After two months on shelves, the Nintendo Wii U is still finding its balance. Sales of the console have been disappointing to analysts, but at 890,000 sold worldwide inside of two months, that’s not too terribly shabby. Nintendo’s problem, however, isn’t that no one is buying the console. It’s that nobody is buying the games just yet.
On Jan. 7, as Nintendo and others began to discuss holiday sales details, a number of analysts including Wedbush Morgan’s Michael Pachter and Stern Agee’s Arvind Bhatia expressed concern about the Wii U’s attach rate, or the number of games people buy when the purchase the console itself. Bhatia merely said Wii U software sales have been “low.” Now Cowen & Company analyst Doug Creutz is providing a more detailed perspective on Nintendo’s worrying software sales.
“Software sales for the Wii U remained well behind launch levels for the original Wii and Gamecube in December,” said Creutz in a research note to investors, “Totals for the November-December period were -43 percent lower than software sales for the Wii [during the same launch period] and -50 percent lower than those for the Gamecube.”
There are mitigating factors to consider when looking at the Wii U’s low attach rate. Unlike with Wii and Gamecube, all Nintendo Wii U games available at retail are also available as downloadables through the Nintendo eShop, so Nintendo is selling games not factored into the retailer checks that analyst data comes from.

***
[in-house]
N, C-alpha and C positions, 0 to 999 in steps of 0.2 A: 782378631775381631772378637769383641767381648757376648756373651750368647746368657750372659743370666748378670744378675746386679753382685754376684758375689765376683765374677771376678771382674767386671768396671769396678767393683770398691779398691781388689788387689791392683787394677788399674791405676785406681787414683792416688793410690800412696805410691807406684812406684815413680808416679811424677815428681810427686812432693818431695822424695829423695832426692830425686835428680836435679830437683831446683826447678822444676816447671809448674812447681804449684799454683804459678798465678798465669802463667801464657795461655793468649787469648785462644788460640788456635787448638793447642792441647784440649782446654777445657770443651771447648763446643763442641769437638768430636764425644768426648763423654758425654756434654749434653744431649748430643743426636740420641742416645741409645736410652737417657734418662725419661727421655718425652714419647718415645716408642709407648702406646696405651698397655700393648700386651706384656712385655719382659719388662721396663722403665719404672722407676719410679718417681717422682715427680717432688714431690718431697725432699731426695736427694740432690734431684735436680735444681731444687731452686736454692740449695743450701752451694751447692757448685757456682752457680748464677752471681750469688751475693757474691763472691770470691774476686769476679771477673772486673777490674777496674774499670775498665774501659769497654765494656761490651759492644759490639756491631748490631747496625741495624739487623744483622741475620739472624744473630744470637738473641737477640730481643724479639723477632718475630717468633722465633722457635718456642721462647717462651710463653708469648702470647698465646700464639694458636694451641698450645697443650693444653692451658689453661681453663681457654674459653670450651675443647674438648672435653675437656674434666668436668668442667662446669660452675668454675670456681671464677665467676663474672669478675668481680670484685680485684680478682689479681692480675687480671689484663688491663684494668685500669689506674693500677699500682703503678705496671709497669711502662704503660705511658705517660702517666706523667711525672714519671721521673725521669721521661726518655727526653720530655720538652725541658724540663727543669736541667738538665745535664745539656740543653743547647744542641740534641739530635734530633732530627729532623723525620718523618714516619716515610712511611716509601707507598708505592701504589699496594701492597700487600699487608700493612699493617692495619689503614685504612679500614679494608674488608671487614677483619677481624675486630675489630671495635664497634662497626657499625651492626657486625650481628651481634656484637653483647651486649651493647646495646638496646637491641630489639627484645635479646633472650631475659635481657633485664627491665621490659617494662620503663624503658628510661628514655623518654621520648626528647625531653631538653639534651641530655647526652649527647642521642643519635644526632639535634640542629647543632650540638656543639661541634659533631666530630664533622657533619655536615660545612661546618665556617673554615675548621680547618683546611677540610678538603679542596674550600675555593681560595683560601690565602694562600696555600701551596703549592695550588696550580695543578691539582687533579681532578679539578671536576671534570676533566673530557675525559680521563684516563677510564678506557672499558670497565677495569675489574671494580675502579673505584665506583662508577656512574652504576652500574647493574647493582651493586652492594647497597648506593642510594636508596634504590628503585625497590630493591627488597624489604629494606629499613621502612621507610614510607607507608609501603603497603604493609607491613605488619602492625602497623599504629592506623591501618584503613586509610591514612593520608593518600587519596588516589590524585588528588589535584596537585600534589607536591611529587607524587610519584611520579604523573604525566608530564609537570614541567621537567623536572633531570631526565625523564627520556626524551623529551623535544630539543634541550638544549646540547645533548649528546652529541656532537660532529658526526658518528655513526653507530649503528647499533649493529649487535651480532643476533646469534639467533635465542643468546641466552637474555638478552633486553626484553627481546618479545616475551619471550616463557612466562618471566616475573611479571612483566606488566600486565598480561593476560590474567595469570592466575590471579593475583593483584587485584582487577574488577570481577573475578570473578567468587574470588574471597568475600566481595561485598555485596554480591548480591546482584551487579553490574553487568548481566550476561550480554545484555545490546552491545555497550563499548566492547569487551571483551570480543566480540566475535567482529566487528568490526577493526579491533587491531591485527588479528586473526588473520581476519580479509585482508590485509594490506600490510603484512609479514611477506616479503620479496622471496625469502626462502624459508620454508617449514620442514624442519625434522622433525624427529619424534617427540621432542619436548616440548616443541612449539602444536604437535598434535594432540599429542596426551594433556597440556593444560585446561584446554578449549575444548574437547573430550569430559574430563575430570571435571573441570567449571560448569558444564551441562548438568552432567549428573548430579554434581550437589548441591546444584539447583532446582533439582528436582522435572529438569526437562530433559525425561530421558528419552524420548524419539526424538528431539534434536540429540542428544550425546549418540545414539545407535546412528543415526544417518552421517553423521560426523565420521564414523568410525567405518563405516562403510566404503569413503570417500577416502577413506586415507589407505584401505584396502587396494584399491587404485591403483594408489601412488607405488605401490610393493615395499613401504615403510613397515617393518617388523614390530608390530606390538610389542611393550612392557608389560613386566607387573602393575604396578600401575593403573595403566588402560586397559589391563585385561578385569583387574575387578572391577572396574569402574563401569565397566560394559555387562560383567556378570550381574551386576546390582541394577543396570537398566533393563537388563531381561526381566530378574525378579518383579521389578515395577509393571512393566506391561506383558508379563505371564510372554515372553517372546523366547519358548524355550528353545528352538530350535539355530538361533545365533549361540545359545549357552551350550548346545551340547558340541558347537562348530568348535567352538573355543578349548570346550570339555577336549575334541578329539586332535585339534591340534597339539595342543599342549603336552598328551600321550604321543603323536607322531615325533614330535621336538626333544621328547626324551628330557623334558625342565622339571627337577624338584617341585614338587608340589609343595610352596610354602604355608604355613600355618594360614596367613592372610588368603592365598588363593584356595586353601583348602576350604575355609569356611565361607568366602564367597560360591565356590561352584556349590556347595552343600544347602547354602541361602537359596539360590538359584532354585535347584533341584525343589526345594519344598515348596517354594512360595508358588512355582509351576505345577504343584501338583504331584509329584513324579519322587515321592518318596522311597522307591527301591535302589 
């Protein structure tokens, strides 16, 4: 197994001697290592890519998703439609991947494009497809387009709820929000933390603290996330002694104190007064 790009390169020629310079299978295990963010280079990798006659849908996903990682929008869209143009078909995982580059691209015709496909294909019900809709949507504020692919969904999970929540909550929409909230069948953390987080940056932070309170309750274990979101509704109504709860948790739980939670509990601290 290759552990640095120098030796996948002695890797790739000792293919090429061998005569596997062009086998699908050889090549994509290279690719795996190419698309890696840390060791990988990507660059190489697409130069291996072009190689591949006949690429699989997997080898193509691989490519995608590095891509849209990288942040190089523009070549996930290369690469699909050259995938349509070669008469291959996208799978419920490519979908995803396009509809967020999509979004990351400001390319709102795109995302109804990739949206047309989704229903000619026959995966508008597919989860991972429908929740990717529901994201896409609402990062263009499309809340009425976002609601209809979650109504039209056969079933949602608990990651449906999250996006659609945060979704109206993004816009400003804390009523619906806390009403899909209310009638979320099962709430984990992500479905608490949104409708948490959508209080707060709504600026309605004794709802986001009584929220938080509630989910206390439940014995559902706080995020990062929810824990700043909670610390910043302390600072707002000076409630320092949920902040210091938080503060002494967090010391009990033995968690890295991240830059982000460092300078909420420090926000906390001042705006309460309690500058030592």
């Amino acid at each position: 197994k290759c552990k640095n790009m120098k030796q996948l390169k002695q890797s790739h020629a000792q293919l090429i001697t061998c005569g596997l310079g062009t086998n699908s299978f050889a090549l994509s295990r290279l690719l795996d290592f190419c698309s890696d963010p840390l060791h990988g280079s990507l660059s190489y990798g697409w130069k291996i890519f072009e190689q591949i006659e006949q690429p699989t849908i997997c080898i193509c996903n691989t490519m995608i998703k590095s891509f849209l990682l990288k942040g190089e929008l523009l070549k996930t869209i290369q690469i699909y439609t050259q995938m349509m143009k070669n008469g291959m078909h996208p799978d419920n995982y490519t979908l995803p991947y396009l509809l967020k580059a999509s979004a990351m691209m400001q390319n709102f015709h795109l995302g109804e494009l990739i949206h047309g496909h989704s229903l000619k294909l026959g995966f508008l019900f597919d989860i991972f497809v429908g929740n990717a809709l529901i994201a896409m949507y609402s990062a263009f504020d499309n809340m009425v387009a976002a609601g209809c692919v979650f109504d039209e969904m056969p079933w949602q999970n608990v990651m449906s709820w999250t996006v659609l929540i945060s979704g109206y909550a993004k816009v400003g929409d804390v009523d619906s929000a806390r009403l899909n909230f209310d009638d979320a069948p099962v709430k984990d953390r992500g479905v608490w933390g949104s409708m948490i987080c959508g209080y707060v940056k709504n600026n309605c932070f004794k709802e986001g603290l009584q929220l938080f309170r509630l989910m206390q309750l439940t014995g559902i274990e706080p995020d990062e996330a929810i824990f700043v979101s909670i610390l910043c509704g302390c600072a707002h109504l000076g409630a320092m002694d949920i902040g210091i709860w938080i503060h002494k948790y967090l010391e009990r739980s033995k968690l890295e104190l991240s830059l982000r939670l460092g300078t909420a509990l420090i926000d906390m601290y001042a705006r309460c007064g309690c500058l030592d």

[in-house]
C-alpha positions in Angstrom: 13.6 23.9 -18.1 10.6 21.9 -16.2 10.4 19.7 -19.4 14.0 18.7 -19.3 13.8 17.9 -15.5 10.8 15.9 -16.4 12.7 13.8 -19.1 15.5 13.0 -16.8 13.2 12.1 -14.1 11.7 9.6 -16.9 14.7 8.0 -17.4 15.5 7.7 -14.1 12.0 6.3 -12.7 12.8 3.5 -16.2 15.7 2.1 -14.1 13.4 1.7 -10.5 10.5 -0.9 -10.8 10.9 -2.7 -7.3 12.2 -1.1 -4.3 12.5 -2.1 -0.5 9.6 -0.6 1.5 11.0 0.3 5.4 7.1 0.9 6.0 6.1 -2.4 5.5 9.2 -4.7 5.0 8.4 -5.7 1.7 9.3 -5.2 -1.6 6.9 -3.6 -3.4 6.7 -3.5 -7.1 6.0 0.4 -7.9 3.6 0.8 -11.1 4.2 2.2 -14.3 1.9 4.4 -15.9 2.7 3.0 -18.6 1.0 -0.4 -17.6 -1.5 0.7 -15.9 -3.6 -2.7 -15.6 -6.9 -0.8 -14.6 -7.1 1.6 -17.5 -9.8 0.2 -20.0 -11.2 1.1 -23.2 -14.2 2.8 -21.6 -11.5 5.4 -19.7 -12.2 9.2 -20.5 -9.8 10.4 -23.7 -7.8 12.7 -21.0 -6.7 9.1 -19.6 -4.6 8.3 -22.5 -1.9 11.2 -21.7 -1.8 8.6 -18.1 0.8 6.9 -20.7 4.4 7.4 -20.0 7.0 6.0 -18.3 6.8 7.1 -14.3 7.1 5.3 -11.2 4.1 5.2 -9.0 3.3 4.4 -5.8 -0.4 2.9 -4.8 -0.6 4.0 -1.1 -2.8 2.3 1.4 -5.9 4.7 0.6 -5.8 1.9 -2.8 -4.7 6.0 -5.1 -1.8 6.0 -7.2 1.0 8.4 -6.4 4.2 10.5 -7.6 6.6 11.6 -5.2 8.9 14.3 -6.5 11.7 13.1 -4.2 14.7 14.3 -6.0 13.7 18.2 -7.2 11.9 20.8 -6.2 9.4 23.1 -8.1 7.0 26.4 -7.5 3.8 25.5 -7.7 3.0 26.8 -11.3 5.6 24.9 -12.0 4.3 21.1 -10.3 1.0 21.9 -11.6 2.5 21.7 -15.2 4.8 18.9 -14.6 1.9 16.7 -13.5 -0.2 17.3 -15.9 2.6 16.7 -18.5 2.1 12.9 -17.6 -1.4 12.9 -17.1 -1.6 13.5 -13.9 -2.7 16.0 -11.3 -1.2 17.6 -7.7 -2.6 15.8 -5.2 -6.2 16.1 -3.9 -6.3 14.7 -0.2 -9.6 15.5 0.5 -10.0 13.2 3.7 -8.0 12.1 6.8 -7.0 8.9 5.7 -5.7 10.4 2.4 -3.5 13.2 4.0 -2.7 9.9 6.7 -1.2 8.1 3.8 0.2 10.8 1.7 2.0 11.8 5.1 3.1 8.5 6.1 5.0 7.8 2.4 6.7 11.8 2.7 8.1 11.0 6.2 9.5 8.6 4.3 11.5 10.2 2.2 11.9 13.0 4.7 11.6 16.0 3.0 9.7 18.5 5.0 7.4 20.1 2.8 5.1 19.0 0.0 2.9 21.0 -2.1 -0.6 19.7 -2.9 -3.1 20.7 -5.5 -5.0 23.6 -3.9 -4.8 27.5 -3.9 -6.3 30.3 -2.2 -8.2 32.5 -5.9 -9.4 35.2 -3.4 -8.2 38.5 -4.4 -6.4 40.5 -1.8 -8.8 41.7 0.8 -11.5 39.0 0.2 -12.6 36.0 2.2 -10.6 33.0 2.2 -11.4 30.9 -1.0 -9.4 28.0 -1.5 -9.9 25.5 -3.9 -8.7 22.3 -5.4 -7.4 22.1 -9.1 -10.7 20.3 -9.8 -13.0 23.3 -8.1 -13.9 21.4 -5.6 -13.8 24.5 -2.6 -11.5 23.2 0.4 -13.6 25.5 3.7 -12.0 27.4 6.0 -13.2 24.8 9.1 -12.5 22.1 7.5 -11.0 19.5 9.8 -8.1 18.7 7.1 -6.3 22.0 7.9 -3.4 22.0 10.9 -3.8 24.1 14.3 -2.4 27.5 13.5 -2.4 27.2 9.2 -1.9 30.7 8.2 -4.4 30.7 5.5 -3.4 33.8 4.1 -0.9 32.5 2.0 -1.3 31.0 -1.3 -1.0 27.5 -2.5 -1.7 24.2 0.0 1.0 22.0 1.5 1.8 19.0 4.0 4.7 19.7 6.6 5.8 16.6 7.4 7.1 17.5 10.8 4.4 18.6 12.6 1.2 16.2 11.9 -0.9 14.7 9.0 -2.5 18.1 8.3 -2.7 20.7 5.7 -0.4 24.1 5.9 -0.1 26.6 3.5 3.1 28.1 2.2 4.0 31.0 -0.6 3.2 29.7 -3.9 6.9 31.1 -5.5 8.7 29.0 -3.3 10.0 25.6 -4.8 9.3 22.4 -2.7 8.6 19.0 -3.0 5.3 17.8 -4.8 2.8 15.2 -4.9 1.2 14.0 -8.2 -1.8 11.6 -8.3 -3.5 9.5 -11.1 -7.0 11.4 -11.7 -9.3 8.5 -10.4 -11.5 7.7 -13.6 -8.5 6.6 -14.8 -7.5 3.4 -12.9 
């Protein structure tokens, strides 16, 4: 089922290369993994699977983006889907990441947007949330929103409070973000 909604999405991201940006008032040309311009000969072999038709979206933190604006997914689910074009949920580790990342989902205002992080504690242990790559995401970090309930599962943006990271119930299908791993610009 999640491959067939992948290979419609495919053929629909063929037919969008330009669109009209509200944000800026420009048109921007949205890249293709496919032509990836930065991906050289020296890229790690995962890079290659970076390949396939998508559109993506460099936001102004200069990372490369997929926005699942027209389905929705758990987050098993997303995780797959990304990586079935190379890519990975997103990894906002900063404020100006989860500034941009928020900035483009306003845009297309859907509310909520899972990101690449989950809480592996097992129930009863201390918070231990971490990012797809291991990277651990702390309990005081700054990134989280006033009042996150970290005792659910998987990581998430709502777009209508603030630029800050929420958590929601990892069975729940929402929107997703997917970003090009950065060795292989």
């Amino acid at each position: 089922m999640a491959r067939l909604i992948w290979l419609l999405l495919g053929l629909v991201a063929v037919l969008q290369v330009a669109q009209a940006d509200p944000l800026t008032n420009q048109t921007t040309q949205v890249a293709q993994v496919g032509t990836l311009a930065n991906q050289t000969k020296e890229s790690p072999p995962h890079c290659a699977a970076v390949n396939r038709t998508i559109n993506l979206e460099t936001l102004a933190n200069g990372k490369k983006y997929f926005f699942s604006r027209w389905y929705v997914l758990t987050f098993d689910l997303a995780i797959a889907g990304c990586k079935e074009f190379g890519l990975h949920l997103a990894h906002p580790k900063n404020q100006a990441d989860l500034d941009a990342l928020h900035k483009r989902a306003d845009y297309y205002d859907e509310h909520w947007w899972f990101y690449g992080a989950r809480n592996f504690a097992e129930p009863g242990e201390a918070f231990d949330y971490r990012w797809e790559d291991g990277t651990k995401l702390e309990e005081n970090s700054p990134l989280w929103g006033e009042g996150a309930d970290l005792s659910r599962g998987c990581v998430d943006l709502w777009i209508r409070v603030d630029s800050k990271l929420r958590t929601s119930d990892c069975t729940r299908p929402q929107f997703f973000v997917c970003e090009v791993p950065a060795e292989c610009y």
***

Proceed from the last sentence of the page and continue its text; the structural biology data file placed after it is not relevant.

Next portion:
Still it’s clear that the Wii U didn’t release with a game that readily appeals to the gaming enthusiast audience that Nintendo relies on for early console sales. The Nintendo Wii debuted alongside The Legend of Zelda: Twilight Princess in 2006 and the Gamecube saw the release of Super Smash Bros. Meleewithin month of releasing in 2001, and both franchises have enormous pull with core gamers.
New Super Mario Bros. U, a new entry in a series that has been enormously successful for Nintendo in recent years, sold just 580,000 copies in December. The Wii’s Twlight Princess, on the other hand, sold 1.5 million copies in December 2006 (albeit with the help a version for Gamecube as well.) NintendLand and New Super Mario Bros. U simply weren’t the first-party Nintendo games that tend to draw in the company’s usual early supporters. The same problem caused slow adoption of the Nintendo 3DS when it released in March 2011.